reaches the goal,

and having reached it

is born no more.



The Aitereya Upanishad belongs to a part of the Rig Veda which, according to modern scholars, originated probably more than three thousand years ago. This Upanishad takes its name from the sage Mahidasa Aitereya, whose mother’s name was Itara — hence Aitereya. According to tradition, Mahidasa’s father had other sons whom he loved more than Mahidasa. In a sacrificial assembly Mahidasa was denied the privilege of sitting on his father’s lap. Itara, grieved by the plight of her son, prayed to the Goddess Earth, who, in response to her prayer, appeared in divine form.  She placed Mahidasa on a celestial seat and imparted wisdom to him. Thus enlightened, Mahidasa Aitereya later revealed that part of the Veda known by his name. Essentially, this Upanishad teaches that the reality behind this universe is Brahman — Existence-Knowledge-Bliss absolute.

The opening chant of the Aitereya Upanishad follows:


May my speech be one with my mind,

and may my mind be one with my speech.

O thou self-luminous Brahman,

remove the veil of ignorance from before me,

that I may behold thy light.

Do thou reveal to me the spirit of the scriptures.

May the truth of the scriptures be ever present to me.

May I seek day and night to realize

what I learn from the sages.

May I speak the truth of Brahman.

May I speak the truth.

May it protect me.

May it protect my teacher.

OM…Peace — peace — peace.




Brihat means great. This Upanishad is great not only in size but in content and importance as well. A part of the White Yajur Veda, it consists of six chapters called Aranyaka, as it was taught in the forest (aranya). This Upanishad exemplifies the lofty philosophy of Vedanta by teaching the realization of the Self as the goal of life. The method presented is hearing the truth, reflecting upon it, and meditating upon it.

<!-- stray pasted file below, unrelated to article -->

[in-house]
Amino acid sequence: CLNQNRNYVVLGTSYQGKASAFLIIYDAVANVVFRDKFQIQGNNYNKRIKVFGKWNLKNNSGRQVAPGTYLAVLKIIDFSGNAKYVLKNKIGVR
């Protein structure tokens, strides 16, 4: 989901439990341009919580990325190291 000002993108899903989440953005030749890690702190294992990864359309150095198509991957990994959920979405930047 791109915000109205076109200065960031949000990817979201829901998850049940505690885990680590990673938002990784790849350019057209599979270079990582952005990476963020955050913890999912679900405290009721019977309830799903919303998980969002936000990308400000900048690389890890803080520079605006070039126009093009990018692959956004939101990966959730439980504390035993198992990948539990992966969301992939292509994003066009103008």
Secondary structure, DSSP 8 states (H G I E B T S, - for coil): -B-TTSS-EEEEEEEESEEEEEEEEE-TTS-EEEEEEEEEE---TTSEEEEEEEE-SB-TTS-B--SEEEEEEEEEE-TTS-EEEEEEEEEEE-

From an ethical standpoint, a teaching of the Brihadaranyaka Upanishad is dramatically conveyed in the selection that follows: the exhortation that all should practice self-control, charity, and compassion in order to eradicate the tendencies of lust, greed, and anger.  

Gods, men and asuras (demons) —

all three descendants of Prajapati (the Creator) —

lived with him for a time as students.


Then the gods said, “Teach us, sir!”

In reply Prajapati uttered one syllable “Da.”

Then he said: “Have you understood?”

They answered, “Yes, we have understood. You said to us

‘Damayata — Be self-controlled.’”

“Yes,” agreed Prajapati, “you have understood.”


Then the men said, “Teach us, sir!”

In reply Prajapati uttered one syllable “Da.”

Then he said: “Have you understood?”

They answered, “Yes, we have understood. You said to us

‘Datta — Be charitable.’”

“Yes,” agreed Prajapati, “you have understood.”


Then the asuras said, “Teach us, sir!”

In reply Prajapati uttered one syllable “Da.”

Then he said: “Have you understood?”

They answered, “Yes, we have understood. You said to us

‘Dayadhwam — Be compassionate.’”

“Yes,” agreed Prajapati, “you have understood.”


The storm cloud thunders:

“Da! Da! Da!” —

“Be self-controlled! Be charitable! Be compassionate!”